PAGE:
Also known as a choropleth map, the quantity style shows features coloured proportionally based on a numerical attribute value.
Quantity layer styling allows you to create a choropleth map in which areas are shaded in proportion to the measurement of the numerical attribute value of the feature being displayed on the map, such as population density or per-capita income.
Configuring quantity style
As quantity style is based on numerical attributes, the style will only work with layers that contain number columns.
Setting Class Breaks
The column dropdown contains the name of each numerical column in the dataset's attribute table. Select the column that contains the data you want to visualize as a quantity map.
This is the number of class breaks that will be used, you can choose between three and nine. This determines how many distinct 'bins' the values will be divided into.
This is the algorithm used to calculate the breaks, or the value 'range' of each bin. The mode you select can radically change the visualisation.
You can select from Equal Interval, Jenks, Quantile and Head/Tail breaks. You can also manually set the values yourself (see Custom Legend below).
Class break modes explained
These examples show the same data (US poverty rates by County) using the different modes available in Mango. All use the same colour ramp and number of class breaks.
This method sets the value ranges in each category equal in size. The entire range of data values (max - min) is divided equally into however many categories have been chosen. Learn more
This method seeks to reduce the variance within classes and maximise the variance between classes. This is done by seeking to minimise each class’s average deviation from the class mean, while maximising each class’s deviation from the means of the other groups. Learn more
This method classifies data into a certain number of categories with an equal number of units in each category. Learn more
This method divide things into a few large ones in the head (those above the average) and many small ones (those below the average) in the tail, and recursively continues the dividing process for the large ones (or the head) until the notion of far more small things than large ones has been violated. Learn more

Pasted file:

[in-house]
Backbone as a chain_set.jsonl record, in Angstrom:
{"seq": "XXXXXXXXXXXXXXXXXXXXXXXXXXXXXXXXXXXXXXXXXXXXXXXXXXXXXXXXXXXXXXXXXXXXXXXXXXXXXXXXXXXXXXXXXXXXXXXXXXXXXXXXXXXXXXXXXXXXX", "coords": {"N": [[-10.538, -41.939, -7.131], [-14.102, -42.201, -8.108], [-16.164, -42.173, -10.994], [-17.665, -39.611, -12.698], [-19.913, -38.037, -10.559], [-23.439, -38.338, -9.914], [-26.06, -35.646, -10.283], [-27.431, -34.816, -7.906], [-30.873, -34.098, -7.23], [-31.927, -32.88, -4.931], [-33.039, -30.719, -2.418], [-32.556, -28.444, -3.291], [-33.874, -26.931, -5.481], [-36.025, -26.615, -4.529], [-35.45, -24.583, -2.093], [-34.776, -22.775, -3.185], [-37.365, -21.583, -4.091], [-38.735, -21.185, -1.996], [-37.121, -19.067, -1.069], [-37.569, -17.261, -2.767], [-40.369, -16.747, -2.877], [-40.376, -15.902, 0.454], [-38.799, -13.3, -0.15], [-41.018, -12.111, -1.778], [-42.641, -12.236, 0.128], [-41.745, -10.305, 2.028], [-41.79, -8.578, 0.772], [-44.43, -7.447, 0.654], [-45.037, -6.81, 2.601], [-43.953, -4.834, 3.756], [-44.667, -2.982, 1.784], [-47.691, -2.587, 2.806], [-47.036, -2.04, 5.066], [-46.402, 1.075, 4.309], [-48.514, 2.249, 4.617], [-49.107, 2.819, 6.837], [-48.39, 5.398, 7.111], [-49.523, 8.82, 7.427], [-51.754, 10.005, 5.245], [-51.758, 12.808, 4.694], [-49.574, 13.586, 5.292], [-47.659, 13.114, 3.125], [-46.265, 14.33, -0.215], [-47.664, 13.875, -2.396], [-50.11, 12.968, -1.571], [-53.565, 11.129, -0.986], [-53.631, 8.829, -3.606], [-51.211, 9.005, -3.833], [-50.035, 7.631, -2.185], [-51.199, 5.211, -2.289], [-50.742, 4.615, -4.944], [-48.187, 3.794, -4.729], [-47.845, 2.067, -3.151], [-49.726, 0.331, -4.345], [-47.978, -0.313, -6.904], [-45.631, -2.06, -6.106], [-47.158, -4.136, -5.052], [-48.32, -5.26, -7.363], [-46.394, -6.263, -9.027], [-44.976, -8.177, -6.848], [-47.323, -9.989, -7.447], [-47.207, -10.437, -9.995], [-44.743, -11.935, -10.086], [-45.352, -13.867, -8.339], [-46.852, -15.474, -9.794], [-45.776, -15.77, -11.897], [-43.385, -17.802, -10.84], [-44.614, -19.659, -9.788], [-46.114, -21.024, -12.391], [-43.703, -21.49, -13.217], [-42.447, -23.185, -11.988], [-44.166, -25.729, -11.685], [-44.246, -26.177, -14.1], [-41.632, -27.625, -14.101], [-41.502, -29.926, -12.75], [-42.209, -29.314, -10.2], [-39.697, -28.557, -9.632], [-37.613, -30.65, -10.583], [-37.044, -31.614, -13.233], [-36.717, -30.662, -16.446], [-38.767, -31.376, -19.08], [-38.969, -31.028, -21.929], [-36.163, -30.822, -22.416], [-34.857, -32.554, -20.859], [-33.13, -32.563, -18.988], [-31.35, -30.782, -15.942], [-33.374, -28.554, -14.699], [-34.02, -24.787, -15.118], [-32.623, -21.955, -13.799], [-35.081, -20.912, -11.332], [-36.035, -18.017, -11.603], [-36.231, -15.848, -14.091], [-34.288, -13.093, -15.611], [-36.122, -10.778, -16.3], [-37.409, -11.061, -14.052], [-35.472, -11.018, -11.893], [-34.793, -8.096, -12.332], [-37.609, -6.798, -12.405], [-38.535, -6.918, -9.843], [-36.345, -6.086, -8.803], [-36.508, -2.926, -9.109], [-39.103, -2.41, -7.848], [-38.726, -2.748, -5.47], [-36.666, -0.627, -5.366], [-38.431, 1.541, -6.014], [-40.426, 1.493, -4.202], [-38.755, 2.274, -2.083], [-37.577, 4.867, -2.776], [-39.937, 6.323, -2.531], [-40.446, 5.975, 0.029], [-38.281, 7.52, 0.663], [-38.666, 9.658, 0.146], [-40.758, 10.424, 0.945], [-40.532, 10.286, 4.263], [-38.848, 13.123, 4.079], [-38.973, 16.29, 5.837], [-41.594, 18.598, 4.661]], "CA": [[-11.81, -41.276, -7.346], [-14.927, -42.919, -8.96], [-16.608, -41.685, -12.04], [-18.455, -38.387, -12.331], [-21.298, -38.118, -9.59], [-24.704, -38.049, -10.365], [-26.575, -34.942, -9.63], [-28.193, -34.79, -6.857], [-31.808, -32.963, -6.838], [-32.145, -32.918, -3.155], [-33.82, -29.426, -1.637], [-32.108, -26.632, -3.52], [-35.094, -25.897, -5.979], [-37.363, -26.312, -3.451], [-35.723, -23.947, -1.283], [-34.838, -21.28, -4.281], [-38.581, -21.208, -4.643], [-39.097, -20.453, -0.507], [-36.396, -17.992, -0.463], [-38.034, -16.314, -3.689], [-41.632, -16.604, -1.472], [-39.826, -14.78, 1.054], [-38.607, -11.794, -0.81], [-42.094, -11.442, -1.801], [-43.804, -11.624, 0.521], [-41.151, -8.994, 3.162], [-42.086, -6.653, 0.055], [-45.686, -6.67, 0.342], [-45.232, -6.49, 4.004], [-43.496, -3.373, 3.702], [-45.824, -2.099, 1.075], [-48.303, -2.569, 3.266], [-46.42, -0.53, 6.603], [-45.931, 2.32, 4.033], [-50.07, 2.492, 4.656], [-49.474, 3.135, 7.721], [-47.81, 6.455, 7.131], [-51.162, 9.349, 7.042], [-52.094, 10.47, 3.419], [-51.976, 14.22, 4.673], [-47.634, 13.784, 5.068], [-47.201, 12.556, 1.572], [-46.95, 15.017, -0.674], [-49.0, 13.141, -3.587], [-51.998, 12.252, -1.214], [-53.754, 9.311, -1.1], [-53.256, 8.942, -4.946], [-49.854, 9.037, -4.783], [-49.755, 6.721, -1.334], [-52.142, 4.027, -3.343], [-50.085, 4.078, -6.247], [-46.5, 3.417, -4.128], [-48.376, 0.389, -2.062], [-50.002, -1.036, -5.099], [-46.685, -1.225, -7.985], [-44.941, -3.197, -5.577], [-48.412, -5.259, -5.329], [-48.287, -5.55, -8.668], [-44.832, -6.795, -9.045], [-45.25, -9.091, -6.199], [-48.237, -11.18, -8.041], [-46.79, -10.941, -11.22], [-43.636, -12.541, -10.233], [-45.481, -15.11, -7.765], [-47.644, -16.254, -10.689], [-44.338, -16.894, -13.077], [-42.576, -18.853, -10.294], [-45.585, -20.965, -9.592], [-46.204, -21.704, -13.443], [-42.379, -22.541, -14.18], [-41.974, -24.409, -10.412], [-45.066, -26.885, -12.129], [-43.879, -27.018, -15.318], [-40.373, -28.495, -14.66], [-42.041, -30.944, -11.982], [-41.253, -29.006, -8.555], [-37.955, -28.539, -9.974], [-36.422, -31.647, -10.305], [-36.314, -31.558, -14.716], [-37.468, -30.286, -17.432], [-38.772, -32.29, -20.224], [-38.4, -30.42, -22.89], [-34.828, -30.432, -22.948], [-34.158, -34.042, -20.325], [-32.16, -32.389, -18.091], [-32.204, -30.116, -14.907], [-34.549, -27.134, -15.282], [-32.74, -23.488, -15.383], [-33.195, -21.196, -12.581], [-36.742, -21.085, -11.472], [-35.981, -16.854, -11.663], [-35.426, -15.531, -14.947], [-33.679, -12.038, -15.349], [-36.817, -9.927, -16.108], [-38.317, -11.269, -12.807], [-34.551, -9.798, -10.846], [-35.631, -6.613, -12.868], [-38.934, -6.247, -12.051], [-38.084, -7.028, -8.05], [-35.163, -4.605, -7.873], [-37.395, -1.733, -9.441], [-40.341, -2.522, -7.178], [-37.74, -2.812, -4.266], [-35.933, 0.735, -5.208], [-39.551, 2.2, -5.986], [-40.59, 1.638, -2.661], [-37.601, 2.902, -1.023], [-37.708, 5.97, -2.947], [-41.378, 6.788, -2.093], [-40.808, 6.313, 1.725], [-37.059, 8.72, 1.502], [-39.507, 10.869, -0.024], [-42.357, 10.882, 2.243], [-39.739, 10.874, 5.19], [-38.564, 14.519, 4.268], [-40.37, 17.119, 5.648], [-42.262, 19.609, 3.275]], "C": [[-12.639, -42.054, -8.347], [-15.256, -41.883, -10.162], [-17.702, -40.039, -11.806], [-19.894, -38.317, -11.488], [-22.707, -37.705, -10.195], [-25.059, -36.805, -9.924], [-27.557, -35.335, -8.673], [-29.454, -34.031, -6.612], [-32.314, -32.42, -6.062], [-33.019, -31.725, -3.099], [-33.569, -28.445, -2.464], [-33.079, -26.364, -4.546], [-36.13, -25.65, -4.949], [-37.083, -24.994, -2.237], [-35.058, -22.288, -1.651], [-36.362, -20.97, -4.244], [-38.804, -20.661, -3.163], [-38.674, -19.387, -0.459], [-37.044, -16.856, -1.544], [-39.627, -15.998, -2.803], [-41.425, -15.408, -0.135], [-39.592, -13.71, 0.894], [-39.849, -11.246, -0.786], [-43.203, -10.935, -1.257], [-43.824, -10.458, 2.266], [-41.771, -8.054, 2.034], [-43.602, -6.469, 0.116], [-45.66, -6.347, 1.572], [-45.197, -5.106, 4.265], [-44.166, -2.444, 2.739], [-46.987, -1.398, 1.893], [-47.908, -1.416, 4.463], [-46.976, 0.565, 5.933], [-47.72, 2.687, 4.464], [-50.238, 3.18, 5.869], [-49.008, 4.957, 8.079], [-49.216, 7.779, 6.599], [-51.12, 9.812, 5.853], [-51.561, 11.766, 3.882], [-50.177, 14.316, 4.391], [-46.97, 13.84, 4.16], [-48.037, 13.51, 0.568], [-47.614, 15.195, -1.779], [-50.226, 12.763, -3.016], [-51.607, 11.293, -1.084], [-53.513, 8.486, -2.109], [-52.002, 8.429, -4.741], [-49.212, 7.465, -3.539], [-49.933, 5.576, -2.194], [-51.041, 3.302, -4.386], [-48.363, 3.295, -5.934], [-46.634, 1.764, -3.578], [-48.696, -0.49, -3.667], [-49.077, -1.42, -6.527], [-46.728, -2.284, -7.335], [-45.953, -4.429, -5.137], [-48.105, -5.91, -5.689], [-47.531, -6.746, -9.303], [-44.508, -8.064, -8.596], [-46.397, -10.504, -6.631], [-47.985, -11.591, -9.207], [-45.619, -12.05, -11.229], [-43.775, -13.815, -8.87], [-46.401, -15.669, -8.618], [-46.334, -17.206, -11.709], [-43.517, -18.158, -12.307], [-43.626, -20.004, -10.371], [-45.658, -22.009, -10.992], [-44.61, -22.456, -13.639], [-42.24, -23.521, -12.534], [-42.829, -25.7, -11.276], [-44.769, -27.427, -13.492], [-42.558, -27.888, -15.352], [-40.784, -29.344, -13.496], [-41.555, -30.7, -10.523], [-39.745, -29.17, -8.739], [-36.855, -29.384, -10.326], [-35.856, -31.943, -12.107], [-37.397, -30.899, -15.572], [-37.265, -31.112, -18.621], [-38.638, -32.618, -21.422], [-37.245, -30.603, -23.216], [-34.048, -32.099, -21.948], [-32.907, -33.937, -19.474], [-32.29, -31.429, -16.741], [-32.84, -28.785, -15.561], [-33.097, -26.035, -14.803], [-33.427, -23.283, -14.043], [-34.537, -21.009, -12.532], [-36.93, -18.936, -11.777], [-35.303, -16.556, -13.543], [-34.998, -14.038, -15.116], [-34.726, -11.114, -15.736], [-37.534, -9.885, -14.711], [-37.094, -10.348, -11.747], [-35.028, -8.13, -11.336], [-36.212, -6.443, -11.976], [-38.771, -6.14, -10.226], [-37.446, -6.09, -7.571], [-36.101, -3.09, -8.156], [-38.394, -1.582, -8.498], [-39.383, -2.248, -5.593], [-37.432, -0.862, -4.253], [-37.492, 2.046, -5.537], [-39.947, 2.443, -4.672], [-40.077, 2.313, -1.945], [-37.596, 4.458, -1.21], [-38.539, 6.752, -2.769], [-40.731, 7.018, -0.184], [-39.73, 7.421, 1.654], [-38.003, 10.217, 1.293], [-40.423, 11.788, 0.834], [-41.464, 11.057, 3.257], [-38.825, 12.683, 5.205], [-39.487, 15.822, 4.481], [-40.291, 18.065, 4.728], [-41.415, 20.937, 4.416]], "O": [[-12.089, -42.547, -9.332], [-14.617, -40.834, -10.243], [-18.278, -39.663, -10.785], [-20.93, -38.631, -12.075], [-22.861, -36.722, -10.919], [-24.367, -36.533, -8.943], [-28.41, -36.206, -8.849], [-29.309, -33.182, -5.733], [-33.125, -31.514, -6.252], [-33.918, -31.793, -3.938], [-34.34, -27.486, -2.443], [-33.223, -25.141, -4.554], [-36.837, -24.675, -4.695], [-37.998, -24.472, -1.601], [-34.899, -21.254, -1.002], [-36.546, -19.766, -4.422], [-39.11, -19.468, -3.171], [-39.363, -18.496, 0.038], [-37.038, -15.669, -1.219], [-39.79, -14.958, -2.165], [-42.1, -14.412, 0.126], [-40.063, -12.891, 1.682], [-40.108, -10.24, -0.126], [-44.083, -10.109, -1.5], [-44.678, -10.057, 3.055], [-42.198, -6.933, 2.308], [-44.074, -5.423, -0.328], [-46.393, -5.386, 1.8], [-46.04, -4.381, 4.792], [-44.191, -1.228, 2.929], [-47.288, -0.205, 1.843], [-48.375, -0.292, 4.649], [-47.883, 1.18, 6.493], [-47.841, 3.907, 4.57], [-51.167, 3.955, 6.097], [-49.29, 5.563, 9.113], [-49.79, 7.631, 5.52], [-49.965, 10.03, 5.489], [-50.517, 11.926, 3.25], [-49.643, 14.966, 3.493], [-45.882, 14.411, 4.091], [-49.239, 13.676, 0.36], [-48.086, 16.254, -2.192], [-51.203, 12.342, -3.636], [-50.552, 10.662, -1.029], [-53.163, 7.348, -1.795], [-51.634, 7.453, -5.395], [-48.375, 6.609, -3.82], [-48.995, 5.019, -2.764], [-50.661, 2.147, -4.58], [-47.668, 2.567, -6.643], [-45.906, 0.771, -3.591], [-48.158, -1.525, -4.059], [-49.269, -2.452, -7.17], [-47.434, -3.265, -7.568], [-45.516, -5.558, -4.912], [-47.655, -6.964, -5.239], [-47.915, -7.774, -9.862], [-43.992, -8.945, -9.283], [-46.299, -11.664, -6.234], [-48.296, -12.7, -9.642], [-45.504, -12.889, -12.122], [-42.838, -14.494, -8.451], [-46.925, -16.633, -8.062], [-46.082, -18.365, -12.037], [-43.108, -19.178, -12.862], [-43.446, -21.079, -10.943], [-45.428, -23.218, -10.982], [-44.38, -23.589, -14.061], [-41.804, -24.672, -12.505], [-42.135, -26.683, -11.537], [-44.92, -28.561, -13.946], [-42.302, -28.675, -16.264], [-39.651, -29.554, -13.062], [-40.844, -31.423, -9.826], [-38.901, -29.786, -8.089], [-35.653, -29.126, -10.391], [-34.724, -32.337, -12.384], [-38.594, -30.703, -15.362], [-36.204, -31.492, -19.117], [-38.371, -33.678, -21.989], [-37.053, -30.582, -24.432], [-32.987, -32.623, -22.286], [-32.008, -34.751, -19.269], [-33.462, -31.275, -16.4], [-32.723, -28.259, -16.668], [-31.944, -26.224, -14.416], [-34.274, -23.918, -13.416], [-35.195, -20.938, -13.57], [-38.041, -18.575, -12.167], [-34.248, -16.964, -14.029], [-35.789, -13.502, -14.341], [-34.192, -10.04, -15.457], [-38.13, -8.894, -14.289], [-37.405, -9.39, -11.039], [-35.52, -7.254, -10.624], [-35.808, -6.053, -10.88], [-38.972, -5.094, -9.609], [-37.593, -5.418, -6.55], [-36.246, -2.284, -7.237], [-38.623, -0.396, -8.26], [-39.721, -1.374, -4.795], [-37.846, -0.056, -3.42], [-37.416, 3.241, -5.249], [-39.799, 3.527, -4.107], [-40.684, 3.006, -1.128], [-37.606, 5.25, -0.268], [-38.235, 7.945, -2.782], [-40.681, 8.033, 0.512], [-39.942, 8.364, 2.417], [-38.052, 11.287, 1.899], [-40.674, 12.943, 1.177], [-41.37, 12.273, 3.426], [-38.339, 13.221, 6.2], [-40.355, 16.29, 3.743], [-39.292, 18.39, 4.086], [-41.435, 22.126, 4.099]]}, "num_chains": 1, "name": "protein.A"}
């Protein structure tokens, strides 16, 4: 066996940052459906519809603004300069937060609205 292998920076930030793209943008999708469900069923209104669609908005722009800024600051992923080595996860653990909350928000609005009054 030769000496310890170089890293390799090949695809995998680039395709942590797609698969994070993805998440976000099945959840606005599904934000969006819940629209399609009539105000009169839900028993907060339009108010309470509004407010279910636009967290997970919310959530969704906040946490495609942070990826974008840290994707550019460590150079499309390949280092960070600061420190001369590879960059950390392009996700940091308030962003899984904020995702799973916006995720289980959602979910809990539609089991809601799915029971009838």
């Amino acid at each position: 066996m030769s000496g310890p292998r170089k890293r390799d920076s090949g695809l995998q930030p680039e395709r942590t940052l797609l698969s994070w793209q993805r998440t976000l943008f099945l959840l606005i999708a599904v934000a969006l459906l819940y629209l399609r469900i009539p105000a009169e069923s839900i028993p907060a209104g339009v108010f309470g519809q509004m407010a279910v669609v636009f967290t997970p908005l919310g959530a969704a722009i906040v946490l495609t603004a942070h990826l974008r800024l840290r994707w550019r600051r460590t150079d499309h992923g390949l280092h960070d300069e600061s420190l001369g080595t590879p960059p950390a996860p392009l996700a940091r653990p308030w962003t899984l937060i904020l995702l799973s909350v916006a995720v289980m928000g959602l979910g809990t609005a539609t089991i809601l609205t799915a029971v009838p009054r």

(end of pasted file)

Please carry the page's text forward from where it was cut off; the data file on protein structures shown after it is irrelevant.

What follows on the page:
The colour ramp is the range of colours that will be used to visualise the proportionality of each feature. Each class break will be assigned a from the ramp. You can select from the preset colour ramps from a set of predefined sequential, diverging or qualitative colour ramps.
Sequential schemes are suited to ordered data that progress from low to high.
Diverging schemes put equal emphasis on mid-range critical values and extremes at both ends of the data range.
Qualitative schemes do not imply magnitude differences between legend classes, and hues are used to create the primary visual differences between classes.
See Cynthia Brewer's excellent resource ColorBrewer for further information about the art and science of colour schemes.
If you wish to customise the colour of any categories in the legend then you can use the Custom Legend button (see below).
Fill / Outline Settings
The fill and outline settings will be applied to all features in the layer.
For more information about fill and outline settings please see the article on Basic Layer styling.
The Custom Legend settings allow you more fine grained control over your quantity legend by manually setting the class breaks and labels of each break that will be displayed in the legend.
To select your own colours for each class break, open the Custom Legend panel and click on the colour icons to select your preferred colour.
The Range column allows you to set a custom value for the individual breaks, and the Label column allows you to customise the label that will be displayed in the legend.
In addition you can choose the Legend Type from use either a horizontal (default) or vertical legend. The horizontal legend will only display the first and last label on the legend, while the Vertical legends will display all labels. This is useful when using many class breaks, or for maps where it’s important for the user to be able to easily see the value label of each class break.
With a Custom Legend, it's possible to exclude a range of features from drawing on the map.
By default, the first break uses the lowest value in the dataset. In this case, zero. By setting the first break to >=10, we can exclude all features <=9 from drawing on the map.
The custom class breaks
The resulting visualisation
Note: The custom legend currently only allows you to set the fill colour for each class break. If you wish to customise the outline colour, do so first in the main quantity settings panel before setting your custom colours, or create your desired class breaks by saving the style, and then customise the style using the Custom SLD option.